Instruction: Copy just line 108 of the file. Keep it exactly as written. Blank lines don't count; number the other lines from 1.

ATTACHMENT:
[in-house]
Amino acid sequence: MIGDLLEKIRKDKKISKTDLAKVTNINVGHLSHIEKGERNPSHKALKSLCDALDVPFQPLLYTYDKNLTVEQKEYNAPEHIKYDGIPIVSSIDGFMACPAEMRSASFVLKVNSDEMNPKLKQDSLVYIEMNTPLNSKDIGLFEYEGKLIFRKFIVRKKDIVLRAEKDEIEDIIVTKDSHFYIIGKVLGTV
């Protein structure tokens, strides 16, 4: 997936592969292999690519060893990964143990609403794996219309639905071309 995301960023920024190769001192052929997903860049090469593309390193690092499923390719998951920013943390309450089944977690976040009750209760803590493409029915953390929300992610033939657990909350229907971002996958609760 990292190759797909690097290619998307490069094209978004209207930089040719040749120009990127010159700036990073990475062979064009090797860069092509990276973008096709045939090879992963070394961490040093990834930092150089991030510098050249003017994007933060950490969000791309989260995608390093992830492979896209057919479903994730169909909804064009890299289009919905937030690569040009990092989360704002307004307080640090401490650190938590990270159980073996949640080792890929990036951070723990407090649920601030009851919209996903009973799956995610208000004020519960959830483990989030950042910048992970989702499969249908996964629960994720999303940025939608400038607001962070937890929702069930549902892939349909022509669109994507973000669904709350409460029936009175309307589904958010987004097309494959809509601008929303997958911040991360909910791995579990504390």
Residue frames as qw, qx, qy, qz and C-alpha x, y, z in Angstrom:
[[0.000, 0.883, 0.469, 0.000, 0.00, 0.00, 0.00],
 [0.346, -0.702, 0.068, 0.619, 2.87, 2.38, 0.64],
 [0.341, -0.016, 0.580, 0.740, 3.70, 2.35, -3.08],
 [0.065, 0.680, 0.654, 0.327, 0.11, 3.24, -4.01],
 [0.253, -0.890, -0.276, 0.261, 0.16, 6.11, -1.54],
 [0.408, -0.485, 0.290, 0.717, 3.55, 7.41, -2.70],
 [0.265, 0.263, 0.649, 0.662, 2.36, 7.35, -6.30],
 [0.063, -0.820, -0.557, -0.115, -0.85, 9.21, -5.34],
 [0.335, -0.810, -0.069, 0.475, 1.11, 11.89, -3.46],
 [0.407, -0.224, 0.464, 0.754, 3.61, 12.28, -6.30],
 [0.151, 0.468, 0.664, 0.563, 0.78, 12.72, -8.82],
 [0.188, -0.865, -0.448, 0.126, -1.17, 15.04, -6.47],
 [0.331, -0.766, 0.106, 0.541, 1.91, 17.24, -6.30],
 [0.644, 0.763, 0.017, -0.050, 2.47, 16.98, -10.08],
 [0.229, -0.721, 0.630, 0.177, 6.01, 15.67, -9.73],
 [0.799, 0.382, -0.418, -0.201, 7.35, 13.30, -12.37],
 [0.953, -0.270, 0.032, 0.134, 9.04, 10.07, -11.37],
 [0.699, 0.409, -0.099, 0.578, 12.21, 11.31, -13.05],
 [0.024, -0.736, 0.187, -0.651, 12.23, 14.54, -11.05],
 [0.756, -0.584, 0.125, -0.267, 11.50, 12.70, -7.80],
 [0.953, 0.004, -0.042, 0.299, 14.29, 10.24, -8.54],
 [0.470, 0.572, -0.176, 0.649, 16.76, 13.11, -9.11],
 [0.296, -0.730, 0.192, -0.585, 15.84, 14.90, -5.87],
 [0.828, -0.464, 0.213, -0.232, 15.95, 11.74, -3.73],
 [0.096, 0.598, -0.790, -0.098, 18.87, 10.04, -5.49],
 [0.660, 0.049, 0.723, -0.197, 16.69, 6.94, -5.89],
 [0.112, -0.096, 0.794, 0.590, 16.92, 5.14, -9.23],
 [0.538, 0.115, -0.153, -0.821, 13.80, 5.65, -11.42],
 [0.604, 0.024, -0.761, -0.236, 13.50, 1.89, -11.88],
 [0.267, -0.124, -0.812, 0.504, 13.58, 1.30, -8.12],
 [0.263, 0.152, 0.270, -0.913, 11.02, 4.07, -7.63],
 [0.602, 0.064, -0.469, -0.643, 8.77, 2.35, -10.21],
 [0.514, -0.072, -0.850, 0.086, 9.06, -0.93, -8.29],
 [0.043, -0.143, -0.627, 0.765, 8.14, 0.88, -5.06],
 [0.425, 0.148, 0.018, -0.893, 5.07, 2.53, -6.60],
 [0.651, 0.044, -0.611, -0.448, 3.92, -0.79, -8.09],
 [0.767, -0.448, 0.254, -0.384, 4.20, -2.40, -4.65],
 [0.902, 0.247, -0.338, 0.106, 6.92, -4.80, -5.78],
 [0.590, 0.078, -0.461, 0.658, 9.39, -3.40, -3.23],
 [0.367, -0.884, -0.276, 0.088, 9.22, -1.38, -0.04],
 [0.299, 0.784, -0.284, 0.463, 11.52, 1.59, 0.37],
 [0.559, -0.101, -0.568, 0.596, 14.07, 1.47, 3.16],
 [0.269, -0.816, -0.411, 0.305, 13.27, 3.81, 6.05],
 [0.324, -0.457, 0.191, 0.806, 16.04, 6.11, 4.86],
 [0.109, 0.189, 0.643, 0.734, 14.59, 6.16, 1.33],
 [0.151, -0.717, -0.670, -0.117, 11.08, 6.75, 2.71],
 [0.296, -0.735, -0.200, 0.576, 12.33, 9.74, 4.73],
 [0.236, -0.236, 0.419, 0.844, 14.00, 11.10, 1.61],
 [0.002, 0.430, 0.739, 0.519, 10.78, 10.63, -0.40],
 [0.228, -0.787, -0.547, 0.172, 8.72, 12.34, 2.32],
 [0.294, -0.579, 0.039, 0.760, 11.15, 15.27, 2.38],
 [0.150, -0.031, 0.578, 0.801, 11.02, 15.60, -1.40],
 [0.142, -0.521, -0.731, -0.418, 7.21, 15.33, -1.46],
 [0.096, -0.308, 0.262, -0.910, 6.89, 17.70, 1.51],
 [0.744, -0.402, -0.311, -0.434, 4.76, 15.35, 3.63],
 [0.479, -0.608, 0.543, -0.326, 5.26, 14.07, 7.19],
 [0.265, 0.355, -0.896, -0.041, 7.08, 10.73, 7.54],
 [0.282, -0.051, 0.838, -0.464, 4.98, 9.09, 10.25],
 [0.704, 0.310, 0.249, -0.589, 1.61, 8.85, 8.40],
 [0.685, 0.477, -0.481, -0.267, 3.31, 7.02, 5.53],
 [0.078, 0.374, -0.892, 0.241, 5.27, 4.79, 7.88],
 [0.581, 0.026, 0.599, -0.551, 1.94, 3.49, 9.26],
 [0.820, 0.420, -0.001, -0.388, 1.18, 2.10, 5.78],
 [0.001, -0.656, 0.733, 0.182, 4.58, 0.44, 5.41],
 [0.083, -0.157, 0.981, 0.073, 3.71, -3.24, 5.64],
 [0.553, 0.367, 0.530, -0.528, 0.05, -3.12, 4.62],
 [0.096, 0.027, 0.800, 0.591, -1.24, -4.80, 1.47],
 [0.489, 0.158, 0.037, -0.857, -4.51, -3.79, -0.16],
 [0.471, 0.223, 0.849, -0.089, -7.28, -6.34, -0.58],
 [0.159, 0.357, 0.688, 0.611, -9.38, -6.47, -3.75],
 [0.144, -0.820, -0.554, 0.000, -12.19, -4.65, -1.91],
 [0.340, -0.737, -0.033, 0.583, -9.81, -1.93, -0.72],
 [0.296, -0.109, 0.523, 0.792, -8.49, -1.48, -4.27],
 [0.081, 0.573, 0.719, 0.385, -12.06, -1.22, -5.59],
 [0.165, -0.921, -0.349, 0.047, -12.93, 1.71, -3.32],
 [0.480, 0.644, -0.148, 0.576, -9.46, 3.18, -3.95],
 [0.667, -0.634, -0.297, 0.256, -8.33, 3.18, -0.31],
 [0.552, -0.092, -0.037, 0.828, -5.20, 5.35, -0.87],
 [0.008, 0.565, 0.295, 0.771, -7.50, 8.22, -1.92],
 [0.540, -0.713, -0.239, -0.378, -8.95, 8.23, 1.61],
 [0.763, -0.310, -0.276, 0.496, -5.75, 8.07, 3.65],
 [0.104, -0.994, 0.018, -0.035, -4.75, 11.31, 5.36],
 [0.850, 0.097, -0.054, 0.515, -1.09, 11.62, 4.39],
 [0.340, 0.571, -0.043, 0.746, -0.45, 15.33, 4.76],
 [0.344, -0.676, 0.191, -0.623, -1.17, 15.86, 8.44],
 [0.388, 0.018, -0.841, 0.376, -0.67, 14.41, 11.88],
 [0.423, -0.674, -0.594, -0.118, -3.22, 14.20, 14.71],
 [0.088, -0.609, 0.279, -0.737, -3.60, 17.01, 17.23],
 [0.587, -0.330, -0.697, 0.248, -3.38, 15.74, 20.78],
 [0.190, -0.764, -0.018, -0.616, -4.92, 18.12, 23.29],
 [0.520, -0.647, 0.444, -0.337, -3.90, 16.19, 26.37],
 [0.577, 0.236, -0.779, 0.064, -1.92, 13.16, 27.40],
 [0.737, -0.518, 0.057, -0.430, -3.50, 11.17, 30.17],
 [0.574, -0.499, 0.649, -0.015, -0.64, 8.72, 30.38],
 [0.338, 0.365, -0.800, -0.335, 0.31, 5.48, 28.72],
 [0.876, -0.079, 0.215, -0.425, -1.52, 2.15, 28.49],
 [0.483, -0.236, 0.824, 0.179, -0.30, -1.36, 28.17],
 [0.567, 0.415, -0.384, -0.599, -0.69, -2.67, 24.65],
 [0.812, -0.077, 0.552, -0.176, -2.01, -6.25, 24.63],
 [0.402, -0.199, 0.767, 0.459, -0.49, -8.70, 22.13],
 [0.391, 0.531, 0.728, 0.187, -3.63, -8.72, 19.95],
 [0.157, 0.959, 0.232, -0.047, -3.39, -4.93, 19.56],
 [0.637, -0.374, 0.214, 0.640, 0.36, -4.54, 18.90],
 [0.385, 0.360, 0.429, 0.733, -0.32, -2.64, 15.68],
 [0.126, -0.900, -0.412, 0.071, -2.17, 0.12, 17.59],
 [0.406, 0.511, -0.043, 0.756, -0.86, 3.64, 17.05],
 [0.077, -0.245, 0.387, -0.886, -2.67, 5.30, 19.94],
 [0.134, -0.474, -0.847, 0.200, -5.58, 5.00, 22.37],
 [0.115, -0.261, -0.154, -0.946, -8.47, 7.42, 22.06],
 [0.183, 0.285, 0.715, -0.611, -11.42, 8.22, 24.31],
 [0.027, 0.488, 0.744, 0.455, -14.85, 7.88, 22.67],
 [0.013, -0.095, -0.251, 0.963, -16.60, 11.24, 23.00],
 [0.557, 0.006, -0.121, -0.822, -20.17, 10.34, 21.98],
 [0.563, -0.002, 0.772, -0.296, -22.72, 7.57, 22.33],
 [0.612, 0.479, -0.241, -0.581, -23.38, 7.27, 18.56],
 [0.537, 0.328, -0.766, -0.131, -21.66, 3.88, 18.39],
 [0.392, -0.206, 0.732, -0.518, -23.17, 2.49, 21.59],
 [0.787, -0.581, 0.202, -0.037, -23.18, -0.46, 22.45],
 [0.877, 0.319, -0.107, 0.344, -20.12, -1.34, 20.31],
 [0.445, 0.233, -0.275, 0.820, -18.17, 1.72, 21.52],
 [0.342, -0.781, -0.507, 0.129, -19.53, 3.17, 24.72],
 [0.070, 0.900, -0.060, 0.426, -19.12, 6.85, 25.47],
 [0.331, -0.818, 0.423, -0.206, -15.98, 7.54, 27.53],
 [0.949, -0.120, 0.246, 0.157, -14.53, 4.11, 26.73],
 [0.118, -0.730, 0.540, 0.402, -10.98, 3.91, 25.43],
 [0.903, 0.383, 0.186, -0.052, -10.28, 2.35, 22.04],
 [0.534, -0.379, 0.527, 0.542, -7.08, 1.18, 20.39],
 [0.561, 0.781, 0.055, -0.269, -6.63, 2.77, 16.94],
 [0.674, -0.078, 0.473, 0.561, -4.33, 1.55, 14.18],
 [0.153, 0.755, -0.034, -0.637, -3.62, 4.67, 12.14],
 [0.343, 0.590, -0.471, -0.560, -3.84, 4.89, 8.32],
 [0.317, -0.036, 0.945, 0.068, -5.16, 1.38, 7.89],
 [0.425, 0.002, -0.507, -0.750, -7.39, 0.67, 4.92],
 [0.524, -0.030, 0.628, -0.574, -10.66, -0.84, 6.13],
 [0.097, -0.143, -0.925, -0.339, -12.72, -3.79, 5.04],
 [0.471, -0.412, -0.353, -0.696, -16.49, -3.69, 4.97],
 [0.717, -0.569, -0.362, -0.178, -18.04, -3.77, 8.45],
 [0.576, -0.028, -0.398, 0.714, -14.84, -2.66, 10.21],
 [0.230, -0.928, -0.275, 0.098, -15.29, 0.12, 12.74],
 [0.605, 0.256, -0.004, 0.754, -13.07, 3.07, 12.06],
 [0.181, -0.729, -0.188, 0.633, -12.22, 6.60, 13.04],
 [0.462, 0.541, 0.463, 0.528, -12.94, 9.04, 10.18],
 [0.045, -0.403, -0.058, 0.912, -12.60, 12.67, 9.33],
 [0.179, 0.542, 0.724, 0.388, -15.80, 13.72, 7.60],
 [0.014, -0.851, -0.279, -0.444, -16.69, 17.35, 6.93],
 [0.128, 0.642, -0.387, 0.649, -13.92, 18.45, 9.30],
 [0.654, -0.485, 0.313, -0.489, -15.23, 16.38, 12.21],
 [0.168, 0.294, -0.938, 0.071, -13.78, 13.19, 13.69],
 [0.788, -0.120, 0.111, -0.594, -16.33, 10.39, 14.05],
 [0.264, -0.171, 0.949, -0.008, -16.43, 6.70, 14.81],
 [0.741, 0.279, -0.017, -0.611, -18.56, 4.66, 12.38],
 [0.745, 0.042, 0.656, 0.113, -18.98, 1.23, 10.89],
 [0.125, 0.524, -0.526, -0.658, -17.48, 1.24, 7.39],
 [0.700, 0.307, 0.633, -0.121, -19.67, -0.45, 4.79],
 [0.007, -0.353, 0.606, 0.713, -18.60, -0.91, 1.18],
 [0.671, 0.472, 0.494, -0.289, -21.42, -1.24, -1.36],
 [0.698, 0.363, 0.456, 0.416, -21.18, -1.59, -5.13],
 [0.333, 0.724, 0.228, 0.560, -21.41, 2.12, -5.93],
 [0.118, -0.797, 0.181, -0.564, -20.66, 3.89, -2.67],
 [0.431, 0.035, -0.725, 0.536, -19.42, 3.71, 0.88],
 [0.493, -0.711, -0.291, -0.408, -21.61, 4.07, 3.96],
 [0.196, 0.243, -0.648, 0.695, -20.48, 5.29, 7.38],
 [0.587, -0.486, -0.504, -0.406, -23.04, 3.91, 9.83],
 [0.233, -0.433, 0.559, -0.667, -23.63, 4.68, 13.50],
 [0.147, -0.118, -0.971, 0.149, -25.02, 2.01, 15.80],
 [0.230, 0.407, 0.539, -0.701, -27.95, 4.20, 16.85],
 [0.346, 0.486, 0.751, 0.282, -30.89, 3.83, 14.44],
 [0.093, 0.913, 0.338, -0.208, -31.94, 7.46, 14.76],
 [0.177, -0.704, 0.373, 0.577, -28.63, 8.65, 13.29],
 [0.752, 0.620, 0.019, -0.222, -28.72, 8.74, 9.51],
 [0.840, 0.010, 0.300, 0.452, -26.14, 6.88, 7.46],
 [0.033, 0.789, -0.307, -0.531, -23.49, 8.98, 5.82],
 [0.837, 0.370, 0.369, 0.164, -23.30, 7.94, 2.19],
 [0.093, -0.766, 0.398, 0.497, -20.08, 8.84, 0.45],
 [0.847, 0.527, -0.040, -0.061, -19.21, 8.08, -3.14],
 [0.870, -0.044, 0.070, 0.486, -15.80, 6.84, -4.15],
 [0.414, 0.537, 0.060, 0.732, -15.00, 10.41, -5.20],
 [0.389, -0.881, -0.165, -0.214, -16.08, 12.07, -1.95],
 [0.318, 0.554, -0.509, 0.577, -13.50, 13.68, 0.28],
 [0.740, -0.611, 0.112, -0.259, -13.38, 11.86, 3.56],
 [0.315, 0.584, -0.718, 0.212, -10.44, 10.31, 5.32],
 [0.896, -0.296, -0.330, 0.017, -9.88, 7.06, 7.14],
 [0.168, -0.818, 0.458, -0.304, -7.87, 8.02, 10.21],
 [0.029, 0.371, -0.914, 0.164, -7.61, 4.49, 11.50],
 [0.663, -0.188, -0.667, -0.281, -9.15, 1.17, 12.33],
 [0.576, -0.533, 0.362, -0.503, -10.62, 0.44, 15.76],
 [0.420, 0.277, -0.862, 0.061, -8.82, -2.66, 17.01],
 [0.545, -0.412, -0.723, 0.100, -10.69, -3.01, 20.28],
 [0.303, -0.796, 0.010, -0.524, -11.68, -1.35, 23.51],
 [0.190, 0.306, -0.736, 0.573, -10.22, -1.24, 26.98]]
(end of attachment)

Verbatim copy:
 [0.385, 0.360, 0.429, 0.733, -0.32, -2.64, 15.68],